Wednesday 20 September 2017

Changes won't knock pros out of the groove

Paul McGinley explains to Dermot Gilleece why he feels the new rules on club specification haven't gone far enough to make a genuine difference

It has become a 20-year thing. Having accepted new regulations for grooves in irons in 1990, the game's administrators now believe the best way forward is to go back to the past.

Effective in professional tournament golf since last Friday, the latest groove change is aimed at exercising some control over back-spinning the ball from rough and, indirectly, curbing the prodigious striking by the game's big hitters.

Amateurs in Royal and Ancient and USGA championships, will not be affected until 2014. The R and A also assure us that existing clubs, manufactured prior to this year and which meet the current regulations, will continue to be regarded as conforming under the Rules of Golf until at least 2024.

But according to Paul McGinley, all of this detailed planning falls a long way short of what is required.

His professional colleagues, meanwhile, seem to have mixed views. While one American player described the return of V-grooves as "a night-and-day difference", world No 3 Steve Stricker was a lot closer to the McGinley assessment when saying: "It's not a huge difference, but enough to make a difference."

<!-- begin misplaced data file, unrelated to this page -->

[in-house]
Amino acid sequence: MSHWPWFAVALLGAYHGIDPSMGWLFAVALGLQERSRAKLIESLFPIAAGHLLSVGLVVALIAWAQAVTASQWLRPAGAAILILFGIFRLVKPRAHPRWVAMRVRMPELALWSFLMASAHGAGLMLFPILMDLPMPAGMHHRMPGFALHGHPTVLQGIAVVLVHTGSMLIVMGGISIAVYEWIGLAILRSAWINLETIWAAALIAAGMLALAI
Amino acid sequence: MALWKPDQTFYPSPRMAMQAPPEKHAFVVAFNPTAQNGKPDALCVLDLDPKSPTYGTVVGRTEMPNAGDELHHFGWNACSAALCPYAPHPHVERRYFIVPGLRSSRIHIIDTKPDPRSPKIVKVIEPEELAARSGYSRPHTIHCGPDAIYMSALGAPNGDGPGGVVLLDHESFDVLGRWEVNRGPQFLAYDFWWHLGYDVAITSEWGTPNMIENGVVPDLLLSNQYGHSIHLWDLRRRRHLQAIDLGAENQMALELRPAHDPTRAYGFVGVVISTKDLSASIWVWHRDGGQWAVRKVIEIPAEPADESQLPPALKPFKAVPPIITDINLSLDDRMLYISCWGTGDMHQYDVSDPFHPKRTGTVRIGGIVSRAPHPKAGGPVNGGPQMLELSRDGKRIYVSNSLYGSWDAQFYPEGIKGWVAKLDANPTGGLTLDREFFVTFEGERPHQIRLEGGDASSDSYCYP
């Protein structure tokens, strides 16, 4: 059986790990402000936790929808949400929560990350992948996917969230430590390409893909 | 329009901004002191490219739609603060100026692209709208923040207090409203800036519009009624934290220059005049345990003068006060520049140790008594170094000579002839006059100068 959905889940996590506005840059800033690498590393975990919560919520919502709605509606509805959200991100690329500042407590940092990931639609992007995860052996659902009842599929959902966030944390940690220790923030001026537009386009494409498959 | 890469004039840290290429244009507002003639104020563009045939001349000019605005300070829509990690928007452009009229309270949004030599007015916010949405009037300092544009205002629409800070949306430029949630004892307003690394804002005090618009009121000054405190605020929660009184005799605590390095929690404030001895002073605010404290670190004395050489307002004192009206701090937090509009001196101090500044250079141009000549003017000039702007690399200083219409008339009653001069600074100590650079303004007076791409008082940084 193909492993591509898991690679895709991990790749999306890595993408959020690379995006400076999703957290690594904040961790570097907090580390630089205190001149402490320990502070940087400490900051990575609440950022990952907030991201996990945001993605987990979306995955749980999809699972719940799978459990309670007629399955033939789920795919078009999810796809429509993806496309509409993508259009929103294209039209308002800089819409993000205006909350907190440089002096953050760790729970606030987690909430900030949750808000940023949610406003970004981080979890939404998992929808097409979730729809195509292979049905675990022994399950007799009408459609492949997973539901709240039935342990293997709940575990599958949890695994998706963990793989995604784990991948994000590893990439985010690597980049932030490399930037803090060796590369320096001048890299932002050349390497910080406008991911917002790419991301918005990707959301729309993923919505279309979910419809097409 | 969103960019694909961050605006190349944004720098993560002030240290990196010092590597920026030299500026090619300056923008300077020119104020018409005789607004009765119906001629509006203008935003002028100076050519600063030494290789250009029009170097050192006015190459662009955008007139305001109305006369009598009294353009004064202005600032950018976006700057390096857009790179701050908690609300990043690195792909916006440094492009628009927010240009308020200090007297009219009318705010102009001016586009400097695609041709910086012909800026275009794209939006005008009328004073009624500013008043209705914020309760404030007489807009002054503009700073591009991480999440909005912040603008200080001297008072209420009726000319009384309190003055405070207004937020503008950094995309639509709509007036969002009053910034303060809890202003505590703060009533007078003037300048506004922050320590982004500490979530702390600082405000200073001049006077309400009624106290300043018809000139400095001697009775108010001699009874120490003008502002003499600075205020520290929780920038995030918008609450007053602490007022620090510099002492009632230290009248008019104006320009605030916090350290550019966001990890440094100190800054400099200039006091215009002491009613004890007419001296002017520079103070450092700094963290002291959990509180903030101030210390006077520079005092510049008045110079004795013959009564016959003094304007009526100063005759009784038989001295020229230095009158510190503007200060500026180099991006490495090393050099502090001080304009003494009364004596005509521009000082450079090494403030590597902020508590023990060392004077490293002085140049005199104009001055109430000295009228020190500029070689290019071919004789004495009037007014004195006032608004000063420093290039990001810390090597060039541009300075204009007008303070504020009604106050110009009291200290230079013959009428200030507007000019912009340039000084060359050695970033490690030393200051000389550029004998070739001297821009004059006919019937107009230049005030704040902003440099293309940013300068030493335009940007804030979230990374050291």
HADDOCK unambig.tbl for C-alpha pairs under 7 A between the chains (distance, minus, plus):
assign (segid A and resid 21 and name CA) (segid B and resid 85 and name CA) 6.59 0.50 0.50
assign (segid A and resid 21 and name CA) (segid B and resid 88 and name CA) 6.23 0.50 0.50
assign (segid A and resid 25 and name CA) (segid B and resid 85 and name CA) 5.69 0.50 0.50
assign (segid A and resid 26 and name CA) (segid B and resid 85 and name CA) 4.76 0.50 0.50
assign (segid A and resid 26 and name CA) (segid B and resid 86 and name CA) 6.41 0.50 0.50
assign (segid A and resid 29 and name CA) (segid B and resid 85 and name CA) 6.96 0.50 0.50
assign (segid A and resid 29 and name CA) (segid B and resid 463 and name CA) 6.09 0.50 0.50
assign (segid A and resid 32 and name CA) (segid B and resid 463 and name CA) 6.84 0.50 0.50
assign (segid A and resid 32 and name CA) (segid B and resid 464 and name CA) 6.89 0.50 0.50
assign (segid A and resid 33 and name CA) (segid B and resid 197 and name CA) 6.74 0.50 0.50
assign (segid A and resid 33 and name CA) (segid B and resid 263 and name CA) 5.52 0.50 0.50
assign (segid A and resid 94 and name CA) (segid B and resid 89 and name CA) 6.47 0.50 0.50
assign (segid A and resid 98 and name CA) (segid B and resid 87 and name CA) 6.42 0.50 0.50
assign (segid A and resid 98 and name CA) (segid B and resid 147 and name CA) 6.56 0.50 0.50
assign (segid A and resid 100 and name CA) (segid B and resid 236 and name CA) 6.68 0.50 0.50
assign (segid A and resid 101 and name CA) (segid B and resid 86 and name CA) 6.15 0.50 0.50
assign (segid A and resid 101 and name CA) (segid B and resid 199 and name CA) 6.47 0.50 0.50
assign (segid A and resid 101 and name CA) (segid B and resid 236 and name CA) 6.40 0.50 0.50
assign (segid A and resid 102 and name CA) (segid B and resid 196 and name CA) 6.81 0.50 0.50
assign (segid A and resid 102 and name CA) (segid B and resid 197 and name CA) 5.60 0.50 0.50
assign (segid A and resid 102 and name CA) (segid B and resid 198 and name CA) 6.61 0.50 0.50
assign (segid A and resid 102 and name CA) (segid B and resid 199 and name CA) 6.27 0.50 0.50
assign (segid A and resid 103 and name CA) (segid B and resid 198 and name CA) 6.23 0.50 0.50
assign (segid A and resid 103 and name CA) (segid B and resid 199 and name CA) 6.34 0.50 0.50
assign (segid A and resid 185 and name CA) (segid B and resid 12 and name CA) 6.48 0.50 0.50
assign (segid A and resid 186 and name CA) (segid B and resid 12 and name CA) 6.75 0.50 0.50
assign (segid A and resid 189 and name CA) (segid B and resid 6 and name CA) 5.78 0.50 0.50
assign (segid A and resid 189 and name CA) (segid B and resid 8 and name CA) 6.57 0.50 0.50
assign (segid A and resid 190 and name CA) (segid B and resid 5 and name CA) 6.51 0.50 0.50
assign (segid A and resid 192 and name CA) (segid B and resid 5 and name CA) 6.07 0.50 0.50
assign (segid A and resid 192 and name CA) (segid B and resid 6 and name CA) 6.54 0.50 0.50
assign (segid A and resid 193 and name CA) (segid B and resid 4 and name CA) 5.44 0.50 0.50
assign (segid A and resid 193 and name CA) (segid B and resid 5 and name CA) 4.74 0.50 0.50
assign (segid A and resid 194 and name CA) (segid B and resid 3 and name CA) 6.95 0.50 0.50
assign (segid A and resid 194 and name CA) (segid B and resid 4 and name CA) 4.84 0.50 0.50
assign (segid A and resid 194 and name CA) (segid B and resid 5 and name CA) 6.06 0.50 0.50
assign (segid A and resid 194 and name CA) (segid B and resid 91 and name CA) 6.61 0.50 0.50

Grooves in irons have exercised the minds of quality golfers from the time they discovered the advantage of imparting backspin. And without requiring you to don your anorak, control of the ball probably started in earnest on April 11, 1925, when steel-shafted clubs were first sanctioned by the US Golf Association.

Still, many players remained loyal to hickory which provided the shafts for Bobby Jones' Grand Slam clubs in 1930. Jones used steel for the first time in 1931, and he later claimed that "being able to hit with full power all the time" (steel shafts) gave players an advantage of one to two strokes per round.

Meanwhile, the quest for greater control had become a key element of the professional game by the time the Ryder Cup was resumed in Portland, Oregon in 1947. That was when Henry Cotton, the visiting captain, called for an inspection of the American clubs because of the amount of backspin their players were achieving.

As it happened, nothing untoward came to light. But US skipper Ben Hogan didn't forget the incident when he led the Americans at Ganton two years later. And an inspection of the British clubs revealed that his concerns were legitimate, to the extent that on the eve of battle several players had to file down their grooves, or in some cases, the deep indents they had drilled into the clubface to achieve backspin. One assumes that, even in September, the Ganton greens were a lot firmer than they would be these days.

This is McGinley's main gripe. He believes that the perceived problems in the modern game have to do more with agronomy than with equipment.

"As I see it, the big problem we have as professional golfers is that 90 per cent of the greens we play on are way too soft," he said yesterday. "Firmer golf courses would make for a far more challenging and interesting spectacle than will be achieved by this groove change." It is accepted that the key factors which influence a golf shot with an iron club are the shape and size of the grooves, the spacing between the grooves, the treatment of the club-face, as in sand-blasting, and the weight distribution.